Risk Factors Associated With Carbapenemase-Producing Carbapenem-Resistant Enterobacteriaceae Positive Cultures in a Cohort of US Veterans

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Abstract

BACKGROUND: Carbapenem-resistant Enterobacteriaceae (CRE) cause approximately 13 100 infections, with an 8% mortality rate in the United States annually. Carbapenemase-producing CRE (CP-CRE) a subset of CRE infections infections have much higher mortality rates (40%-50%). There has been little research on characteristics unique to CP-CRE. The goal of the current study was to assess differences between US veterans with non-CP-CRE and those with CP-CRE cultures. METHODS: A retrospective cohort of veterans with CRE cultures from 2013-2018 and their demographic, medical, and facility level covariates were collected. Clustered multiple logistic regression models were used to assess independent factors associated with CP-CRE. RESULTS: The study included 3096 unique patients with cultures positive for either non-CP-CRE or CP-CRE. Being African American (odds ratio, 1.44 [95% confidence interval, 1.15-1.80]), diagnosis in 2017 (3.11 [2.13-4.54]) or 2018 (3.93 [2.64-5.84]), congestive heart failure (1.35 [1.11-1.64]), and gastroesophageal reflux disease (1.39 [1.03-1.87]) were associated with CP-CRE cultures. There was no known antibiotic exposure in the previous year for 752 patients (24.3% of the included patients). Those with no known antibiotic exposure had increased frequency of prolonged proton pump inhibitor use (17.3%) compared to those with known antibiotic exposure (5.6%). DISCUSSION: Among a cohort of patients with CRE, African Americans, patients with congestive heart failure, and those with gastroesophageal reflux disease had greater odds of having a CP-CRE culture. Roughly 1 in 4 patients with CP-CRE had no known antibiotic exposure in the year before their positive culture.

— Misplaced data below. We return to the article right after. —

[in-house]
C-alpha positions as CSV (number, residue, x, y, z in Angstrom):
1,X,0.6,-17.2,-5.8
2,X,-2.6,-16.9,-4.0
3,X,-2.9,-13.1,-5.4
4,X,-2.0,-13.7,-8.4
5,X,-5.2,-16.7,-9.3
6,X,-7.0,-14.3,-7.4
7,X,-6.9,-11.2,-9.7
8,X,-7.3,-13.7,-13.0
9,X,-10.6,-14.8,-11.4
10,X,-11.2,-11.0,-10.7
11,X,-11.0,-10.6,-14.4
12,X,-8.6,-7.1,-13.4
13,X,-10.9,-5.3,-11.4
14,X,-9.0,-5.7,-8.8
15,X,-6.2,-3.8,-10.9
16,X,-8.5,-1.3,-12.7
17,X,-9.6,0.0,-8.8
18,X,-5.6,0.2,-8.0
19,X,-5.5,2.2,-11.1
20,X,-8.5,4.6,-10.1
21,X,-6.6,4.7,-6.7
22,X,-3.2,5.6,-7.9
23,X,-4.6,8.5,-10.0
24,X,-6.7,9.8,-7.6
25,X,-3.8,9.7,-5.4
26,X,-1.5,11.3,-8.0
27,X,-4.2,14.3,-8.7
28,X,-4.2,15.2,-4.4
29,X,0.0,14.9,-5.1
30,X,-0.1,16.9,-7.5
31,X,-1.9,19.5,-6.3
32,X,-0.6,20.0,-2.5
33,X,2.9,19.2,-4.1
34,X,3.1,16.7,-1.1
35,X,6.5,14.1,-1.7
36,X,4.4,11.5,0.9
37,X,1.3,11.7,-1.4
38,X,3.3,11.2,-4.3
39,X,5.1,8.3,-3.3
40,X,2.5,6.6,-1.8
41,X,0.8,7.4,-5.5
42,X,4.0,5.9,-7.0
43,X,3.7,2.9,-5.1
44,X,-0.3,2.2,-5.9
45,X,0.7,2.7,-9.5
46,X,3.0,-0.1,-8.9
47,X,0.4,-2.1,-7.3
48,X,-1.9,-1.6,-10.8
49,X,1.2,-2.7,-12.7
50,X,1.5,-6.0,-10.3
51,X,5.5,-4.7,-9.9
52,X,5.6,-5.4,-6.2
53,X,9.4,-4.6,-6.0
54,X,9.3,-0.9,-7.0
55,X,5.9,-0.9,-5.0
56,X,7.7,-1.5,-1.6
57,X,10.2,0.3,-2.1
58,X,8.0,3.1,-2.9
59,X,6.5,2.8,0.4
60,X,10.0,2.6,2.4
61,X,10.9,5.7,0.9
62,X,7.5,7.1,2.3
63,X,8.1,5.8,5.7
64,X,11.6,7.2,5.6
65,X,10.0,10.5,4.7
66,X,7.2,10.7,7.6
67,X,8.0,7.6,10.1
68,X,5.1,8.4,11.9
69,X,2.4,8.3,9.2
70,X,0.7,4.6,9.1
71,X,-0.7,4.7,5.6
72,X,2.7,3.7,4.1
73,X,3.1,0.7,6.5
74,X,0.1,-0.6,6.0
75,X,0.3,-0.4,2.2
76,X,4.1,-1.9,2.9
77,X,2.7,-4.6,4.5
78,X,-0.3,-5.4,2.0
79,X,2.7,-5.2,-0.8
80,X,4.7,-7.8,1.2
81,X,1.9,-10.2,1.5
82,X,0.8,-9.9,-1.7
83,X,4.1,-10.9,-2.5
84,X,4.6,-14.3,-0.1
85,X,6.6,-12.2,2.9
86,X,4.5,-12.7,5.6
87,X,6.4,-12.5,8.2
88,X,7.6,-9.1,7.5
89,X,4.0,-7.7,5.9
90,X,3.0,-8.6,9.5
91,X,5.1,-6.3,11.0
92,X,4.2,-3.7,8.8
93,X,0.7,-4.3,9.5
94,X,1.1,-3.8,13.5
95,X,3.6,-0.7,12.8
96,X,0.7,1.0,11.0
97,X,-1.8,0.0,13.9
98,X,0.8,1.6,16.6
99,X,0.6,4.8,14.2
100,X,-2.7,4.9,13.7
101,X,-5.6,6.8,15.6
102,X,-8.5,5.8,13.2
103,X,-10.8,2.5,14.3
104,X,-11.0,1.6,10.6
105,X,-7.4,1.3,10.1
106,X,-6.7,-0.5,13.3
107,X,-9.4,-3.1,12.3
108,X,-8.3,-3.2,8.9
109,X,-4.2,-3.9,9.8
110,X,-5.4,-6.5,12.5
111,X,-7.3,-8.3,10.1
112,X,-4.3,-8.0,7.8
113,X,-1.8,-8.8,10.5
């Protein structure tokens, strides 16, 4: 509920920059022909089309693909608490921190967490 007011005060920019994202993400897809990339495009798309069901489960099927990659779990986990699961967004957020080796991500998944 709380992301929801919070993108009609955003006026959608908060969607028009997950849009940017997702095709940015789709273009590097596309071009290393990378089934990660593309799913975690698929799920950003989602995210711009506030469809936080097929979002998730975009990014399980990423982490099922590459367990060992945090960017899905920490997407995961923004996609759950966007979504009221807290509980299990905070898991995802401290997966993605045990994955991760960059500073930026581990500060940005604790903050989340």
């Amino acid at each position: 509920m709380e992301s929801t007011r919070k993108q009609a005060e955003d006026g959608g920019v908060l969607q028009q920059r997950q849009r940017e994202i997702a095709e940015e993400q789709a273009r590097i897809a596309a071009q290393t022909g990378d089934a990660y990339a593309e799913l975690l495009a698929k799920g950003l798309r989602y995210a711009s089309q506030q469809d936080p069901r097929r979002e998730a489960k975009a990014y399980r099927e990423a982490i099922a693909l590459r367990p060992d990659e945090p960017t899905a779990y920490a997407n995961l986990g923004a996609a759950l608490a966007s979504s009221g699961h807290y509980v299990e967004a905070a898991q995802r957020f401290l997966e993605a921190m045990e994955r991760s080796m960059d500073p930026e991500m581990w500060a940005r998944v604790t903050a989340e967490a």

Original languageEnglish (US)
Pages (from-to)1370-1378
Number of pages9
JournalClinical infectious diseases : an official publication of the Infectious Diseases Society of America
Volume73
Issue number8
DOIs
StatePublished - Oct 20 2021

Keywords

  • antimicrobial resistance
  • CRE
  • epidemiology

ASJC Scopus subject areas

  • Microbiology (medical)
  • Infectious Diseases

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